If you have had even one experience being a patient in a mental ward you will know exactly what I am about to say. No one comes to see you. If you have a baby people come to see you. If you have gallbladder surgery people come to see you. But if you go a little crazy your friends and sometimes family just don’t bother to visit.
This has hurt my feelings in the past. Emotionally I have been a wreck and not having any friends to call or visit has been, well just plain sad. The paradox is that the very time you need as much social support as possible you don’t’ get it. The hospital is a pretty lonely place.
It seems pretty cold of people to abandon you in your time of need. Then I remembered people I knew that had cancer. I didn’t go visit them because I just didn’t know what to say. Maybe that is the same reason people don’t show up during visitor’s hours. Plus they know you are not at your best.
So, if you or someone you know will be in an unlocked or locked facility soon, the ones you love may or may not visit you. But you have to imagine yourself in their shoes. Mental health issues are still somewhat taboo to talk about. Last year I was talking to an older lady about my anxiety experience and she tilted her head and whispered in my ear, “I was in the hospital for depression at your age.” It was like this great secret that no-one should know about. I know she meant well but I felt like she was talking more about leprosy than mental health. We are in the 21st century and hopefully the bias will get better slowly. Maybe one day we can talk in our regular voice about our mental problems just like someone talks about their back problems out loud.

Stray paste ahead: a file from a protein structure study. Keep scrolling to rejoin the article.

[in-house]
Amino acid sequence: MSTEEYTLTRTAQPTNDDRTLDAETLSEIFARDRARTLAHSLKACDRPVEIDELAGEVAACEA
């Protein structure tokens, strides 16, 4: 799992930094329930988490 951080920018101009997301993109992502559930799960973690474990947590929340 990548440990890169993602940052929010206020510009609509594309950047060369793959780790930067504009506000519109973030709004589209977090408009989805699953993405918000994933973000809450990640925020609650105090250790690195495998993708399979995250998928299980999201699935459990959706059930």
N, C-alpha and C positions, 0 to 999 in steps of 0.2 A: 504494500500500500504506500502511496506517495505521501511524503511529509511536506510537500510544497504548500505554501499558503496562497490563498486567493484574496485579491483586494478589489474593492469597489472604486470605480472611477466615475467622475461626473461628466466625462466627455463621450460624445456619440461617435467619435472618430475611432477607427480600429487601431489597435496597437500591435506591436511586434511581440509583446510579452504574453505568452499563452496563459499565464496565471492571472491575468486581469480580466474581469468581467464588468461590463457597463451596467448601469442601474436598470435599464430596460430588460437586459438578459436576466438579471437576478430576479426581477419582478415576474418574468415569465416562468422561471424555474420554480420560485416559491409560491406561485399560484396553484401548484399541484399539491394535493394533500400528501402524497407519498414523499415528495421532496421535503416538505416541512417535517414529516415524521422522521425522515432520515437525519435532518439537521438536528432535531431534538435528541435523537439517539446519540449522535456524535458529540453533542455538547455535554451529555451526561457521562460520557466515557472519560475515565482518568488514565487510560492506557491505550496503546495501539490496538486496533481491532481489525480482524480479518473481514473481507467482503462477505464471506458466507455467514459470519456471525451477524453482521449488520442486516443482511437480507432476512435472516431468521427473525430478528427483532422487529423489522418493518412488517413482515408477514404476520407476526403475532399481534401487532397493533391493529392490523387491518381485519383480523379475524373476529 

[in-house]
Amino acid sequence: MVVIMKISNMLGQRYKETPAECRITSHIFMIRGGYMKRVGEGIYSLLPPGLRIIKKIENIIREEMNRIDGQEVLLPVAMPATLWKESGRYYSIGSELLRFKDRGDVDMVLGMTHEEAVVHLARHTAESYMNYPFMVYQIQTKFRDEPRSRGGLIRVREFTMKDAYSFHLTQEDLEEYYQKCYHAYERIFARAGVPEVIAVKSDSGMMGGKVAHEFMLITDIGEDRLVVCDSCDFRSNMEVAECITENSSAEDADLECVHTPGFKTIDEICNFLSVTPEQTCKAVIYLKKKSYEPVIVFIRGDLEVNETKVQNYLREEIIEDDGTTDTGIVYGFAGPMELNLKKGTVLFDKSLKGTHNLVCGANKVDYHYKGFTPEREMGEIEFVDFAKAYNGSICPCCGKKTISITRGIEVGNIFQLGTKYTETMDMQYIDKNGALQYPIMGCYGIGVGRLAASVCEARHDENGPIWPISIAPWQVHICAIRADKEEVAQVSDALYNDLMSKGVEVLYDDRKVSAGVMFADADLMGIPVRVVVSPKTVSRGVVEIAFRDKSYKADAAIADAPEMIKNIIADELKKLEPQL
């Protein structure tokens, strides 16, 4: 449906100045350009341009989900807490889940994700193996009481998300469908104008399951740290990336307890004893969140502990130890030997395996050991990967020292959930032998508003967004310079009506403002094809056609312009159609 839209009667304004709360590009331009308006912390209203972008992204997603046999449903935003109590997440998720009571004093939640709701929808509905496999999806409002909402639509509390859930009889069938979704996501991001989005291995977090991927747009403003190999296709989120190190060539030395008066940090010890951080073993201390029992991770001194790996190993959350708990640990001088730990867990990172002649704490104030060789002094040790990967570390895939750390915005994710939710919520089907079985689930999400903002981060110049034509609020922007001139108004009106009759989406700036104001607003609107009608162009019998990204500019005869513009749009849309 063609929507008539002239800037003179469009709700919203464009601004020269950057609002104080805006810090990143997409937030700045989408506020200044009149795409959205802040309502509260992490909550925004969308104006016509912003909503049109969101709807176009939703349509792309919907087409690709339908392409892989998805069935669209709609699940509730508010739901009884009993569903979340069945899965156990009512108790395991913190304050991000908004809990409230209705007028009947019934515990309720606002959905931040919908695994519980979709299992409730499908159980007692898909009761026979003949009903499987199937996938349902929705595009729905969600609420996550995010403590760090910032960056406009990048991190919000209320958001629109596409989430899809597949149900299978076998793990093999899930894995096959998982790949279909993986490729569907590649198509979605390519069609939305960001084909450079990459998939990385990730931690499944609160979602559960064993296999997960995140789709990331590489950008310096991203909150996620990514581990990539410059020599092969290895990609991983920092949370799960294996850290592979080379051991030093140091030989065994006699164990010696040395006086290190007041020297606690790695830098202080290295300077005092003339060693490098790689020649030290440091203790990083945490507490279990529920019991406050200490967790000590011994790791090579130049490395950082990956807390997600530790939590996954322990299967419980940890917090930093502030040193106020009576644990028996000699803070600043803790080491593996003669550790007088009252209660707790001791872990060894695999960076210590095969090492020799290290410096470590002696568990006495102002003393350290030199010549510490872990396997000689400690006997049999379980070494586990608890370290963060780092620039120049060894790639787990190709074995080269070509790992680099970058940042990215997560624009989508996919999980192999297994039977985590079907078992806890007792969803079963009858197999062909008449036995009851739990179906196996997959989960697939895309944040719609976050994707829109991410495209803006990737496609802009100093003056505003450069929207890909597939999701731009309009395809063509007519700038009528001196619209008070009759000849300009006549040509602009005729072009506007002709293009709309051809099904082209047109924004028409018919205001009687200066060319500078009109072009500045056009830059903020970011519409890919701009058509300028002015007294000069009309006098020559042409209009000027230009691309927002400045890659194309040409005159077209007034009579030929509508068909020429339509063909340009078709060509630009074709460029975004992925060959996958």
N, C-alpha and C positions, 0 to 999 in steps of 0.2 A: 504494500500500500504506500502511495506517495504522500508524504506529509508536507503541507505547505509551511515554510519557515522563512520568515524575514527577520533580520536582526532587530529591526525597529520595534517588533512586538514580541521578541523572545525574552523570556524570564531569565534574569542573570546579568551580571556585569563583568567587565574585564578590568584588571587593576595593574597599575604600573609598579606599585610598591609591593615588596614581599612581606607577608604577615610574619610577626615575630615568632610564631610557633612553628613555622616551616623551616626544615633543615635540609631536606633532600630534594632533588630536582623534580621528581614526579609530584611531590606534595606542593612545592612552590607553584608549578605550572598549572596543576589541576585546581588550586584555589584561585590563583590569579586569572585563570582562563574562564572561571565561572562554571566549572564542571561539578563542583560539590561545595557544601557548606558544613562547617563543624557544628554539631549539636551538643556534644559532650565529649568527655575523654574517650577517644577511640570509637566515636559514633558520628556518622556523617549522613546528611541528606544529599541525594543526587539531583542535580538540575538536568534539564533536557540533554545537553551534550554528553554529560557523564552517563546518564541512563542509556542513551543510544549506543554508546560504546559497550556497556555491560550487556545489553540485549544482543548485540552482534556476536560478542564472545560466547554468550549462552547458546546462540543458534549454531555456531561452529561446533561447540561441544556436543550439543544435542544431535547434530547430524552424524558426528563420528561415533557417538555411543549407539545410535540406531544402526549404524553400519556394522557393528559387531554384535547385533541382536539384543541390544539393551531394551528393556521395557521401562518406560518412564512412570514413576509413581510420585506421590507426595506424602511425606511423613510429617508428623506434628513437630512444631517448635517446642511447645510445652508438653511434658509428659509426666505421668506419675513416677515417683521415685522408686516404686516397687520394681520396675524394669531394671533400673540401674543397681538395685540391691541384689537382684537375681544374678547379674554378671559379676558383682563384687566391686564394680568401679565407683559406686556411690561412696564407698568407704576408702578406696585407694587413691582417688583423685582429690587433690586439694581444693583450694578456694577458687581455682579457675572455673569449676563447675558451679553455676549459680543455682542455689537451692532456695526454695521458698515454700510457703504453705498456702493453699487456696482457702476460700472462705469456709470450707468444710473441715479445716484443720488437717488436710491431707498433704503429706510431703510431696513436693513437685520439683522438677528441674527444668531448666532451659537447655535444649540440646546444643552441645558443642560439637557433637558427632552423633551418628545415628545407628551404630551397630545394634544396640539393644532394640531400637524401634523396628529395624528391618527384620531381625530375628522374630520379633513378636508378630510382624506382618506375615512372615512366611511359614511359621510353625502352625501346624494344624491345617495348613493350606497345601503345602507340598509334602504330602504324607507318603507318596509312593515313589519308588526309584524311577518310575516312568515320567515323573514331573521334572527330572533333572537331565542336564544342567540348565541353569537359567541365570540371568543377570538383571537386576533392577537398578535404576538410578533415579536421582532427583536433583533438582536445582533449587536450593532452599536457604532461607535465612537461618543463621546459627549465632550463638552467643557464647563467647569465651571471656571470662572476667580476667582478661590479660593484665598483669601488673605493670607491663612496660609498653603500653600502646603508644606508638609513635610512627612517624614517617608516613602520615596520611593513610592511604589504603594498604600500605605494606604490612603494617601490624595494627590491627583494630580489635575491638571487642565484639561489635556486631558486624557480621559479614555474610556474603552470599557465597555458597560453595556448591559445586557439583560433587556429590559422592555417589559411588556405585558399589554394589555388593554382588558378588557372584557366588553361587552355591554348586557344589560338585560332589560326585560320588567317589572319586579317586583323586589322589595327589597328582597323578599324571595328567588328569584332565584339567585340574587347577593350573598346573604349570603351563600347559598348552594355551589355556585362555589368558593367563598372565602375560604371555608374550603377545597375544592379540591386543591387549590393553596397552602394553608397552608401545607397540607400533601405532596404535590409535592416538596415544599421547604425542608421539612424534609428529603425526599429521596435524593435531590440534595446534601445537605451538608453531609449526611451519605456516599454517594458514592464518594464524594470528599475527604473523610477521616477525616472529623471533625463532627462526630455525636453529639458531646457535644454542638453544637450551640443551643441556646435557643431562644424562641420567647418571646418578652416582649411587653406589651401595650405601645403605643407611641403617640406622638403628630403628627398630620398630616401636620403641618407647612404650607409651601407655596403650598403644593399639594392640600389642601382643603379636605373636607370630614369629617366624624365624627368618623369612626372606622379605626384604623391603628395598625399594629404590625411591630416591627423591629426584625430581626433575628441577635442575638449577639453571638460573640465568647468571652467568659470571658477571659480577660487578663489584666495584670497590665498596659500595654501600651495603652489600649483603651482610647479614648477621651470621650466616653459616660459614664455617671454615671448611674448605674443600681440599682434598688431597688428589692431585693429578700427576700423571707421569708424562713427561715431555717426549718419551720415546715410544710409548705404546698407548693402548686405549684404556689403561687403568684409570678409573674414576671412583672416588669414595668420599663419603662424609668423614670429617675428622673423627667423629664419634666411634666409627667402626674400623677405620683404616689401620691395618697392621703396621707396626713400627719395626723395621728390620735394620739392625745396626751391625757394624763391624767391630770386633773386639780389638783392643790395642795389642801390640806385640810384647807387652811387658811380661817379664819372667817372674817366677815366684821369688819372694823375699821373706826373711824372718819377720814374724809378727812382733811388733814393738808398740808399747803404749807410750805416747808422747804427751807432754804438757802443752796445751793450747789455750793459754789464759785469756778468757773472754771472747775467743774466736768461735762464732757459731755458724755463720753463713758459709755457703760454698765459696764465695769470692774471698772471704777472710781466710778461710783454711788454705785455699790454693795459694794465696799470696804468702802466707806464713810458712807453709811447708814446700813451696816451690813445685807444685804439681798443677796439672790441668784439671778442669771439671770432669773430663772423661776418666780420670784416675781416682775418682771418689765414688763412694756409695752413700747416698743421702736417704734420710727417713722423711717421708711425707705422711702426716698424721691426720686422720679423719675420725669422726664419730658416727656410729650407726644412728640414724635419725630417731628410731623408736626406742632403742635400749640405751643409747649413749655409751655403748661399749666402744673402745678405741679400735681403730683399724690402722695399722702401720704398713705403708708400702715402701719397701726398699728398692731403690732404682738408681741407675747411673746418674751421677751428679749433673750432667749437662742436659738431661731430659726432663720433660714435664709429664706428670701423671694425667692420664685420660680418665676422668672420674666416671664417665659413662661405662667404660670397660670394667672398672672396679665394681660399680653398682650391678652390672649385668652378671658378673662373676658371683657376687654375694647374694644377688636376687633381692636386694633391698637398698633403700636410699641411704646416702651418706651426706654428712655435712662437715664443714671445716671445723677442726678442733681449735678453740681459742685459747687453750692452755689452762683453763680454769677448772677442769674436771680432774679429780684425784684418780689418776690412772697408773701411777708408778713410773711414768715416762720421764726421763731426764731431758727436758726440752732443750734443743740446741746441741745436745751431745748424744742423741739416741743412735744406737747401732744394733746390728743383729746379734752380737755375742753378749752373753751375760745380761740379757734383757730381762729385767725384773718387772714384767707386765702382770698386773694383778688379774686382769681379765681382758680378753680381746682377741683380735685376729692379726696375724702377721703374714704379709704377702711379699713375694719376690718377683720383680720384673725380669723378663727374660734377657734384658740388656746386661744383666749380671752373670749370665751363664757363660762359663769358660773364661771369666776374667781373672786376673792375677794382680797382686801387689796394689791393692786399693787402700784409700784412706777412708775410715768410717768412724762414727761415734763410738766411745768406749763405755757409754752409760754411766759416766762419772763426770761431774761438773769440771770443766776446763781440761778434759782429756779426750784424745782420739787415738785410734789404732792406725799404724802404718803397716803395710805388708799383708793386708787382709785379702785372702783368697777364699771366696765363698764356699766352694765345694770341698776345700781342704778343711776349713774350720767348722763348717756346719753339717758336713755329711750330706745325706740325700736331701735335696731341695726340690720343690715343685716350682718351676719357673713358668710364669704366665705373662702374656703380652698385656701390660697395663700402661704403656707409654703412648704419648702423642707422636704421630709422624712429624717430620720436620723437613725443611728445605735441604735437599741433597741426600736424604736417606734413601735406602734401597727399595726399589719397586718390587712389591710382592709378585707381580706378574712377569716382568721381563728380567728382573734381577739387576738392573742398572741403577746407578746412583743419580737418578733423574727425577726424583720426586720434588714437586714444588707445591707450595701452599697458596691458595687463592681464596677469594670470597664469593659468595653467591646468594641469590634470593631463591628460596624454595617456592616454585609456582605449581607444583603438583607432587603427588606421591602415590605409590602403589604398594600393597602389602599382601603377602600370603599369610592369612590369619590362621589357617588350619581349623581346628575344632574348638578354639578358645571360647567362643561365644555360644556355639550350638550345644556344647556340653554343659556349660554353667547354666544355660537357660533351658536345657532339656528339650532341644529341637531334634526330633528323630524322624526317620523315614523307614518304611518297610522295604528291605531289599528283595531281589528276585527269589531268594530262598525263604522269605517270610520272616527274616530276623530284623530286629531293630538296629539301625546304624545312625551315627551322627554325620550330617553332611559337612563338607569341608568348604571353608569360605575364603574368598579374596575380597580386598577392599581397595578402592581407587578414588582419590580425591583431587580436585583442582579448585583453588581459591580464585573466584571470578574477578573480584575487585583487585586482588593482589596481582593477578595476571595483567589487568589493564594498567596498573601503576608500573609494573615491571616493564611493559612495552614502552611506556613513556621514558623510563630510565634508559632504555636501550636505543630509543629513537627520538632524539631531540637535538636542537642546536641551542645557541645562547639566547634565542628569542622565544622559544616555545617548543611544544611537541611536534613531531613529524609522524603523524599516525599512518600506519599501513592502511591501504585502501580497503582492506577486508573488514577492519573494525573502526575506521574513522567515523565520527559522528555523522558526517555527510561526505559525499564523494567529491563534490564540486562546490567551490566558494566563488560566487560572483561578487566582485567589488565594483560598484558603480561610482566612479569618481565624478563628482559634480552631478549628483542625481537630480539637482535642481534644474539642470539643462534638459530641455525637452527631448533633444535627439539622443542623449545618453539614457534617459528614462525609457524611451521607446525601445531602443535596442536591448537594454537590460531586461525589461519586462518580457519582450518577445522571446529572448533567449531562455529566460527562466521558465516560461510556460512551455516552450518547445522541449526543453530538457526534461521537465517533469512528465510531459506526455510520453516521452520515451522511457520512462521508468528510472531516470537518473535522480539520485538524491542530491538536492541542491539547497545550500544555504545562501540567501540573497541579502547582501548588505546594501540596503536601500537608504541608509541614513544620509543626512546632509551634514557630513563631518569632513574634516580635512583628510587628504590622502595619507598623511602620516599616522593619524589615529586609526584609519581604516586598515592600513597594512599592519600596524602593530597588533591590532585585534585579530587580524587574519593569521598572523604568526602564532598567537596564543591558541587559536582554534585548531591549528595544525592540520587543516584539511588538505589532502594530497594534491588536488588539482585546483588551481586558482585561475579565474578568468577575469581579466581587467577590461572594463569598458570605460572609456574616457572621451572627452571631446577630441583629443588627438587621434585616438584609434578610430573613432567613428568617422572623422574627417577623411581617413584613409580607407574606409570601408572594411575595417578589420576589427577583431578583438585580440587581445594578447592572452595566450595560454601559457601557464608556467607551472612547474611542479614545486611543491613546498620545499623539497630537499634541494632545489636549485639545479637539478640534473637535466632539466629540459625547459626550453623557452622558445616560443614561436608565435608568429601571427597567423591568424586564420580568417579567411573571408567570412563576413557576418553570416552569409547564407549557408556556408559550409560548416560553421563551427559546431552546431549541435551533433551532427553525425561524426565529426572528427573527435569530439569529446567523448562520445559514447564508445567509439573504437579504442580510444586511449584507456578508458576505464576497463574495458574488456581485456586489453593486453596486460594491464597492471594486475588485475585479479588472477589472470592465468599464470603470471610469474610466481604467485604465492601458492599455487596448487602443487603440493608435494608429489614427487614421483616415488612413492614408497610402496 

Another thing that bothers me about mental illness is that people say, “you don’t look anxious.” I had those words said to me in a mental ward. Really? What am I supposed to look like? Am I supposed to be biting all my fingernails off? Am I supposed to be shaking from head to toe? Having mental illness is like a double edged sword. You usually can’t tell if something is wrong with someone. So people treat you the same as anyone else. You are also seen as qualified for a job just like anyone else. It is the hidden epidemic. Depression and anxiety aren’t always obvious in someone, just the symptoms and only if someone is very observant. For example, Mary usually dresses in clean clothes and brushes her hair every day before work. Then one day she looks all discombobulated. She has bed head and her clothes are dirty and wrinkled. Some people in her office might notice the change but chalk it up to, “Oh she must have got wasted last night.” When she is really suffering from depression. If someone else is angry most of the time they just give her the label of being a bitch.
The brain is connected to the thought which is connected to the feeling which is connected to behavior. Most people take that for granted. I think most don’t even see the brain as an organ that could become sick. Maybe they will one day. Maybe.